Last week I spent two days at the UPV (one of the two Universities that Valencia has), at a employment fair, both to give a 1 hour talk about how Tuenti and its technical teams work, and to do HR recruiting with students and graduates that came to our stand.
The talk itself (in Spanish) is available at my slides section (named "Tuenti Team") and has brief explanations of our structure (TL;DR: product teams and specialized teams).
Tuenti is a different company, we try to be as friendly as possible with everyone, so it's normal to see people happy to talk with us, satisfied with my talks (I am sincere and direct, do some jokes but specially I avoid "selling smoke"), but at this fair... we were directly the "odd ones".
Most, if not all software development related companies at the fair, except us, were looking for people for consulting services. And I mean every single one of them.
Some even directly telling that "you are going to be in charge of customer communications and some India software factory employees management", or "we only come here to recruit as many interns and possible".
Others were more discrete, trying to convince people that you can be an analyst without having to code first, that consulting "is the best way to go for a professional" (more on this later), and similar manipulations of a reality that, at least in Spain, is far from true.
I really got scared of the future that awaits current generation of students. With our study changes now students specialize their career from the third year, with some generic paths but others way too specialized (embedded systems) or directly frightening ones (a consulting path!).
I am not against specialized consulting, with good professionals it is perfect for many scenarios. But what I am against is about luring engineers into being analysts with intern salaries, about tricking them into thinking that you can do a good higher position job without any previous experience, like "I want to be a team lead" or "I want to be a functional analyst" when you really haven't coded anything except your lab assignments and you don't know how the real world works.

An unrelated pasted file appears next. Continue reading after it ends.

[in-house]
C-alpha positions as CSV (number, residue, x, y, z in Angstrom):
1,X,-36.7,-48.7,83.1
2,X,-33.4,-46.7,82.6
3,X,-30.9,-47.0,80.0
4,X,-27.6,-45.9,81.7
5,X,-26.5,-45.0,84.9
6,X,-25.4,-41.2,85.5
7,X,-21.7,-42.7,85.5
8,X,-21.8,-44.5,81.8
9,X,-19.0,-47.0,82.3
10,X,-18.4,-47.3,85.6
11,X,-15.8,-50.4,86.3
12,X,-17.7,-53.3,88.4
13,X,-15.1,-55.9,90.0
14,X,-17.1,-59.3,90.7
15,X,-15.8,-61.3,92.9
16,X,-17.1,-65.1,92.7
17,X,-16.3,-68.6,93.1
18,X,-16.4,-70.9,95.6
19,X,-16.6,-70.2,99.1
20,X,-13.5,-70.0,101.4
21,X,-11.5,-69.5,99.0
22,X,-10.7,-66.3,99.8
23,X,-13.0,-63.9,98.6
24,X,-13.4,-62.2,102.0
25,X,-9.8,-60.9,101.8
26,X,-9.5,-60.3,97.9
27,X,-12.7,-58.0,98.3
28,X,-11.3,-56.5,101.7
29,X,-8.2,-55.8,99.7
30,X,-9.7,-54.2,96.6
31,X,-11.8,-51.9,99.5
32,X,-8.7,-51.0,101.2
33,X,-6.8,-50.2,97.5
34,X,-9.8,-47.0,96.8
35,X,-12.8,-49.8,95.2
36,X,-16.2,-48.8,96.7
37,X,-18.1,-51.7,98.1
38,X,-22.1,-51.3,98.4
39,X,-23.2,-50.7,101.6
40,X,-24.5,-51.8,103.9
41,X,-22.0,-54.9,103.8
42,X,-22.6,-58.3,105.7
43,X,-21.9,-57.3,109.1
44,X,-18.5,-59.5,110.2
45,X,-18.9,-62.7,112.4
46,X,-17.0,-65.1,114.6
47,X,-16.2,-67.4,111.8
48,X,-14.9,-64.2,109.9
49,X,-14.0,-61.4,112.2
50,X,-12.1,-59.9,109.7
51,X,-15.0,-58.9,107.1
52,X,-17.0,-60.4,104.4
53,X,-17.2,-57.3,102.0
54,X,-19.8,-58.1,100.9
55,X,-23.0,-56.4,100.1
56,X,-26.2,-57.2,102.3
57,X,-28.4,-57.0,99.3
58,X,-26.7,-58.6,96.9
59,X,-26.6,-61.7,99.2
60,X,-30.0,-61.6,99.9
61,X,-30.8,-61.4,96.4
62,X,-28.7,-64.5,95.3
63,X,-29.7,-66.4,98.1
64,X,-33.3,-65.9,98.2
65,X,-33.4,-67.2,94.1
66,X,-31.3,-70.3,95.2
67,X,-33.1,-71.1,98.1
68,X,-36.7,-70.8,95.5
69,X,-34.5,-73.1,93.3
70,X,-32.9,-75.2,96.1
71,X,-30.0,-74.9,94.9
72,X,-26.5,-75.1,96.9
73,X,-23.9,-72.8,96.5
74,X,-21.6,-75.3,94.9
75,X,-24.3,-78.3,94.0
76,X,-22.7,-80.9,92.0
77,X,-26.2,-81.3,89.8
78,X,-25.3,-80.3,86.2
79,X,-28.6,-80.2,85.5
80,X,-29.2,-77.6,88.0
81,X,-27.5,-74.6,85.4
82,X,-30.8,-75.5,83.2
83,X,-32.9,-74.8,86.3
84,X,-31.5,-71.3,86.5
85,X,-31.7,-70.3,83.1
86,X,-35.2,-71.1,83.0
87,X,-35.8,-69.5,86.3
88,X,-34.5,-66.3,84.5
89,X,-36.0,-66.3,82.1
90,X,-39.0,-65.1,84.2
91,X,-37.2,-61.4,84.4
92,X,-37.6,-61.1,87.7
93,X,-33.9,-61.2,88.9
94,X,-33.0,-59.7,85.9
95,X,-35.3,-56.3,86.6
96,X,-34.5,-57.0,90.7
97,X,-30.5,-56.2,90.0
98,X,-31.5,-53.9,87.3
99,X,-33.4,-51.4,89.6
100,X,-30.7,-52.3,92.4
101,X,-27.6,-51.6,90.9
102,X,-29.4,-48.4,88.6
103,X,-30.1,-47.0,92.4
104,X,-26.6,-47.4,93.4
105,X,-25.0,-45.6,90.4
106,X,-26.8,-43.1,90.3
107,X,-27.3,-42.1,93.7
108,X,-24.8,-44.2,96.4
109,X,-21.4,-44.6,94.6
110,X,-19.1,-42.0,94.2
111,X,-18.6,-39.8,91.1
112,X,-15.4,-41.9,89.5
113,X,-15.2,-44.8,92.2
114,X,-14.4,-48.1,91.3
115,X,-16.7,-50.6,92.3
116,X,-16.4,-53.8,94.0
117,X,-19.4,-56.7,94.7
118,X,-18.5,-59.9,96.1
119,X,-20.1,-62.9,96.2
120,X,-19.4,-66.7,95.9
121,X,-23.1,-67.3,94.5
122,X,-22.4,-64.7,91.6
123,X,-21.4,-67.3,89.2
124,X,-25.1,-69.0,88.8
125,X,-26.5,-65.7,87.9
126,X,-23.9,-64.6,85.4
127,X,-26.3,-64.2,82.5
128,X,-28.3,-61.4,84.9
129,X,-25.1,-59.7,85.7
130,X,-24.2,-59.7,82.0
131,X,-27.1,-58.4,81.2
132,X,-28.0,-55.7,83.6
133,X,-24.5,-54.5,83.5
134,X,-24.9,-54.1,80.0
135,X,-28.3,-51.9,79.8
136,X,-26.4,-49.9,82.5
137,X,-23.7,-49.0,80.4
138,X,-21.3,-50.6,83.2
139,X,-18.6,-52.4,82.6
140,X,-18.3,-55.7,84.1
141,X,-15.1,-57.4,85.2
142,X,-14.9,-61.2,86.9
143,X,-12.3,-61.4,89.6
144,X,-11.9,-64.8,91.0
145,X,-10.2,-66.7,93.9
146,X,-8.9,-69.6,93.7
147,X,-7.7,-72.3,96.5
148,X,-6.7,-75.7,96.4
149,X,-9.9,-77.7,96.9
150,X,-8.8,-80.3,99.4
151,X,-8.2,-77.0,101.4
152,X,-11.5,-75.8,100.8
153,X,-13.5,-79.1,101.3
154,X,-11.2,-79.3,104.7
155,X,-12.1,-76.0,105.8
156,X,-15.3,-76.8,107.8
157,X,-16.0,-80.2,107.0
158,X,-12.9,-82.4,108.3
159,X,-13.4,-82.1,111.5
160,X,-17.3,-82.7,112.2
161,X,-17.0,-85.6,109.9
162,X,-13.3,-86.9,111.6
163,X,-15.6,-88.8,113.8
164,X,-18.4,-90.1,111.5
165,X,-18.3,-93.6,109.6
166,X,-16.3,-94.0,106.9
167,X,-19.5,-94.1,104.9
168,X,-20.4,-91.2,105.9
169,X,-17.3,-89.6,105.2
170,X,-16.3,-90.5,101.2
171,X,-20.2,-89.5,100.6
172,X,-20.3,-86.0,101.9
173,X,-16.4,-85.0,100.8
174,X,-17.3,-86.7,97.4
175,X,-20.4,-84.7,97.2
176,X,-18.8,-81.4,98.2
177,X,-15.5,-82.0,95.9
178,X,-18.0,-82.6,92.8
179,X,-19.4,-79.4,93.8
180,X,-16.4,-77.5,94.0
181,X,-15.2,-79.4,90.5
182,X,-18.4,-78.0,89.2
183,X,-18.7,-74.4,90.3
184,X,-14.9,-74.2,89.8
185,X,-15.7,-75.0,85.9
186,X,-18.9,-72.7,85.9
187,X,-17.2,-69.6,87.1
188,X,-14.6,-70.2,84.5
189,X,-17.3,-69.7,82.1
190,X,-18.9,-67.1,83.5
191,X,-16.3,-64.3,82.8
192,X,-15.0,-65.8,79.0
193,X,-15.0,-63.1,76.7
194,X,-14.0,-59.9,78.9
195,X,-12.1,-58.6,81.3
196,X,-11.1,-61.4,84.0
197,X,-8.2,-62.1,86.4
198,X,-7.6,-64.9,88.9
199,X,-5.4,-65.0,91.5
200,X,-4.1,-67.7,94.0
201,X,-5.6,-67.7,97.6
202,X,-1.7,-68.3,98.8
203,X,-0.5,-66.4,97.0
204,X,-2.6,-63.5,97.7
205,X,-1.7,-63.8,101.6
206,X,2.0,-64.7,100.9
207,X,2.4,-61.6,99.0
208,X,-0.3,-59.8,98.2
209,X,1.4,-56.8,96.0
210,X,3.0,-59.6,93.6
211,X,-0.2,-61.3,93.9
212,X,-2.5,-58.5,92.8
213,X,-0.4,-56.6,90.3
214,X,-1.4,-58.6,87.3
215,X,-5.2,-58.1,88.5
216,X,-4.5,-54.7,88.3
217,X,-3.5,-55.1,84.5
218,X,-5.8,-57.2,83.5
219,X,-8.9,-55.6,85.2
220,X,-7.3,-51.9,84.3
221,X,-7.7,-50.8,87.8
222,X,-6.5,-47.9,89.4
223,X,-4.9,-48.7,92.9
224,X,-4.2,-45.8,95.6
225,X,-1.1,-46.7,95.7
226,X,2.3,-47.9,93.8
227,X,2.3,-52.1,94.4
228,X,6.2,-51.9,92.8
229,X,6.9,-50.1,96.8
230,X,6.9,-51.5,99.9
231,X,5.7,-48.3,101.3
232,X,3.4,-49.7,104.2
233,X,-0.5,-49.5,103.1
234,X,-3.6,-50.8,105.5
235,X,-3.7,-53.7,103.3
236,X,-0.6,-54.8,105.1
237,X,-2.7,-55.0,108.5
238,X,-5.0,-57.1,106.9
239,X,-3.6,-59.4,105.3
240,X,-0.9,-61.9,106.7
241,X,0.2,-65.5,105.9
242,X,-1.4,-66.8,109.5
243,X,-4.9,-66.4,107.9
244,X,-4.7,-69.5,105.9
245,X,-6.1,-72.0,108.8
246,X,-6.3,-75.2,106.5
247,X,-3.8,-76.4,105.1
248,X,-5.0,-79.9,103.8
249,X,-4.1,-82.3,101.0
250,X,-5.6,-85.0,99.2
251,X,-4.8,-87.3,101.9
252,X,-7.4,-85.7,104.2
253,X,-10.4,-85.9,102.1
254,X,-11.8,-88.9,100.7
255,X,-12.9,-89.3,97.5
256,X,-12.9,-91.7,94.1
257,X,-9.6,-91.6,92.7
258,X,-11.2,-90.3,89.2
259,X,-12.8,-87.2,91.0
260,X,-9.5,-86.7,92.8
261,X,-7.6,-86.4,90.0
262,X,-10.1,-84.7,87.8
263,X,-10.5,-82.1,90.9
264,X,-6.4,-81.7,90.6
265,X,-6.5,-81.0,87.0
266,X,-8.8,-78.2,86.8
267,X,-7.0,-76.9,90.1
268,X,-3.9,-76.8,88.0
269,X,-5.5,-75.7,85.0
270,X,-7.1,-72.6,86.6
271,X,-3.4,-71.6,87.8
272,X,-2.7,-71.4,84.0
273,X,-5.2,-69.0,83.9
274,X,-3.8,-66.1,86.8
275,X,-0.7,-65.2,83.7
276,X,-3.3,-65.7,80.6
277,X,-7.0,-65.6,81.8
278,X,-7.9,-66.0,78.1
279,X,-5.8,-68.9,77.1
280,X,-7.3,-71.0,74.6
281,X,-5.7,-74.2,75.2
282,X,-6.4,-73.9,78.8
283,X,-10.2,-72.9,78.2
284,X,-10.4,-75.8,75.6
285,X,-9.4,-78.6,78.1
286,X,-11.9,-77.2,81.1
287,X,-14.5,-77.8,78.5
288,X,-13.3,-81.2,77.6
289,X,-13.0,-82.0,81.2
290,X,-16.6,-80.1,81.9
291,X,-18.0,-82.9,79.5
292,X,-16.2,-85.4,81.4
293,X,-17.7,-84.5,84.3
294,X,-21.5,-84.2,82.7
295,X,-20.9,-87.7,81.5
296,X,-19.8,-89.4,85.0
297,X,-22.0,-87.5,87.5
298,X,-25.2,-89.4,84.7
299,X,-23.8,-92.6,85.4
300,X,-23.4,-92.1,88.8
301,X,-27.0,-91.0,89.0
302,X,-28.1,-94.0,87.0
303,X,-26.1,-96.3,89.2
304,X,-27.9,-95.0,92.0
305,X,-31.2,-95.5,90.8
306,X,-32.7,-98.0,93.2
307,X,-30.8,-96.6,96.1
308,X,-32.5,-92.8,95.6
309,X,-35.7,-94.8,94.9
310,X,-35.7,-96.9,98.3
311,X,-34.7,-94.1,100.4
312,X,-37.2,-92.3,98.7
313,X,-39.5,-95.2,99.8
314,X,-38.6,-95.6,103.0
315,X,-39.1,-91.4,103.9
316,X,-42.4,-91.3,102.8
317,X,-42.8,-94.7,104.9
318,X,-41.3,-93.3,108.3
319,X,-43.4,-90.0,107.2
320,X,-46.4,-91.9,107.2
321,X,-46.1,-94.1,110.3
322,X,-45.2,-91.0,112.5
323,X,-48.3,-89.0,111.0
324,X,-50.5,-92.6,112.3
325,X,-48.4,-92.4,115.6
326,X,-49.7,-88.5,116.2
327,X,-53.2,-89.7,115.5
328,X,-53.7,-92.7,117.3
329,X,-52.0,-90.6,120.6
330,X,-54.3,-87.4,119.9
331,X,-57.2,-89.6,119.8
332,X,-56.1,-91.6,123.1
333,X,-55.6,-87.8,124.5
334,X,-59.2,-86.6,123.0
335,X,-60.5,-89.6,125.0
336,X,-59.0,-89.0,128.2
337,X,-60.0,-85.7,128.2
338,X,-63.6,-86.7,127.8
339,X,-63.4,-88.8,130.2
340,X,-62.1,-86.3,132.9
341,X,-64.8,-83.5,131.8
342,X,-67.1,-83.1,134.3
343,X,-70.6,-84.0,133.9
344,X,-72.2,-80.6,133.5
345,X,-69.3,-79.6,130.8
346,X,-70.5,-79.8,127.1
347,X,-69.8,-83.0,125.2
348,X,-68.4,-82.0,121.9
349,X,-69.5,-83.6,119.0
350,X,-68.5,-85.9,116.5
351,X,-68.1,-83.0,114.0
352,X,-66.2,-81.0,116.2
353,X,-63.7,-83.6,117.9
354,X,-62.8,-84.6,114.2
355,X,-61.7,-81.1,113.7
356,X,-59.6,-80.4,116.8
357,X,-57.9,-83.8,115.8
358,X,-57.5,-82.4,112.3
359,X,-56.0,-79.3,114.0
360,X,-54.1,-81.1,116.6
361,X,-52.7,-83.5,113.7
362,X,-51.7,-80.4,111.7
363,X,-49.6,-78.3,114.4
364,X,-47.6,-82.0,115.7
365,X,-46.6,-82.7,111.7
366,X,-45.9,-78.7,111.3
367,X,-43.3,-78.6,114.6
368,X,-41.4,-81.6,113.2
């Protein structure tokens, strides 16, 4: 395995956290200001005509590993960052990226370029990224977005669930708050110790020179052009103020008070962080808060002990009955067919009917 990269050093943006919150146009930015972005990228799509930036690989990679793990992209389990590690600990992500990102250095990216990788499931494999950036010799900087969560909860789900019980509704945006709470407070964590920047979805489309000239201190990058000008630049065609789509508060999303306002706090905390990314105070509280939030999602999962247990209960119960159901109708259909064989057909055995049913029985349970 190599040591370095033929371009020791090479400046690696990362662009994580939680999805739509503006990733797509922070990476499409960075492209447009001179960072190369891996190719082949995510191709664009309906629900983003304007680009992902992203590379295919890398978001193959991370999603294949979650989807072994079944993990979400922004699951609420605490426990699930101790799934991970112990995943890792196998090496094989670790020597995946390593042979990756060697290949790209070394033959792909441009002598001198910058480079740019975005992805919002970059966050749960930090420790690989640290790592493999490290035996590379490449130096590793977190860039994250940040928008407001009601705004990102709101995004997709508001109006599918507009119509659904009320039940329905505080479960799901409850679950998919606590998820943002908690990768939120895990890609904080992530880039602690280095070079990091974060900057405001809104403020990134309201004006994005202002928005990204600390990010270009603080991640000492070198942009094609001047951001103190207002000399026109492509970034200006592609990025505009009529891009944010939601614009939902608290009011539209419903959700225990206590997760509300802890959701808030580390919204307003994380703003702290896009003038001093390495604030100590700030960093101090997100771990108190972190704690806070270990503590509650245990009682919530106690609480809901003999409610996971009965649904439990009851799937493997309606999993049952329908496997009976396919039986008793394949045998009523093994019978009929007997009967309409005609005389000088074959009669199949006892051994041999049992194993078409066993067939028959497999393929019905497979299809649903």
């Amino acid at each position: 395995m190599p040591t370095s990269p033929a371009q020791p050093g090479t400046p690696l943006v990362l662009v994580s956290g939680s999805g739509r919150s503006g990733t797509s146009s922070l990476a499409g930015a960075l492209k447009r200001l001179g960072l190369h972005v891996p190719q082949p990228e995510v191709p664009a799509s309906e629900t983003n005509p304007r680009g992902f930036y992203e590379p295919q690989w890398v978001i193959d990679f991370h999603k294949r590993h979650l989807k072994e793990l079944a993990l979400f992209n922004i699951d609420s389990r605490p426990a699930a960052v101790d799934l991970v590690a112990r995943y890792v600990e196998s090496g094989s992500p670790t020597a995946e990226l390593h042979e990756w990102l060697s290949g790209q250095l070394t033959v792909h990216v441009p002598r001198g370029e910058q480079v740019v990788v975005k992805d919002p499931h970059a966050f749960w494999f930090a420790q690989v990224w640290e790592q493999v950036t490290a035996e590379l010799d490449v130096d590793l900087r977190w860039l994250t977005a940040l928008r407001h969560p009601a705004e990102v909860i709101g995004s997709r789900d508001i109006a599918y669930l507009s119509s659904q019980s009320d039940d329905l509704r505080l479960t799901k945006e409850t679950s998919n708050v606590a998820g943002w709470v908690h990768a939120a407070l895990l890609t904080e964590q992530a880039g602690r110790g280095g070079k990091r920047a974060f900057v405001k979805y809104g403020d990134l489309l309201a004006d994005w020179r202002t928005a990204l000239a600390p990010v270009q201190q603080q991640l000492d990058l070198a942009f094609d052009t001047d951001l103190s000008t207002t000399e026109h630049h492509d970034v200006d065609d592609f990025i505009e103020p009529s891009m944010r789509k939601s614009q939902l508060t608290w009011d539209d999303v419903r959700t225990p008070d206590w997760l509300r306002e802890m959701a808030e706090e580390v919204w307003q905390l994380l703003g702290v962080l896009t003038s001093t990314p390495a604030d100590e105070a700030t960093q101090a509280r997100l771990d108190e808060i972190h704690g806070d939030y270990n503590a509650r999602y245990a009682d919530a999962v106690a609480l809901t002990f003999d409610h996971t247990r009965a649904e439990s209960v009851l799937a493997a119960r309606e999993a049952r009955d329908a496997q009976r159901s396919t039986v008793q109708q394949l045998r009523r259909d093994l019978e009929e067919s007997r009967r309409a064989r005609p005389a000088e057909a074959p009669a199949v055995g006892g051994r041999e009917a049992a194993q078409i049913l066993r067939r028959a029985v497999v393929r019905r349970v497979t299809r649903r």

The university can't control it nor avoid it, is not their fault how the software segment works (mostly) now in Spain.
But I was so happy that we could offer somehing different: Working in in-house projects, no consulting, not lies about your real skills, a decent payroll, team work (instead of leaving you at the customer's offices), a professional career path... A decent and fair job at least.
Things might be darker with the crisis, but in software development we were rotten way before the crisis arrived. We need quality jobs with qualified people to not only pass that crisis, but also become good in what we do and avoid future monetary problems by being a reference taken into account.
Also, and unrelated with the event and my rants, the other night while I was waiting for a huge branch merge, I built a simple HTML and URL encoder/decoder.
Too many times I need to do quick tests or want to HTML encode a big chunk of text and I usually google, try first result, else go back, try next, etc., while building my own took 5 minutes and now I have it localized.
You can check it here, but (<self-advertisement>) I would recommend you instead to browse my Development Links List page, because I frequently update it and use it daily instead of browser-based bookmarks (</self-advertisement>).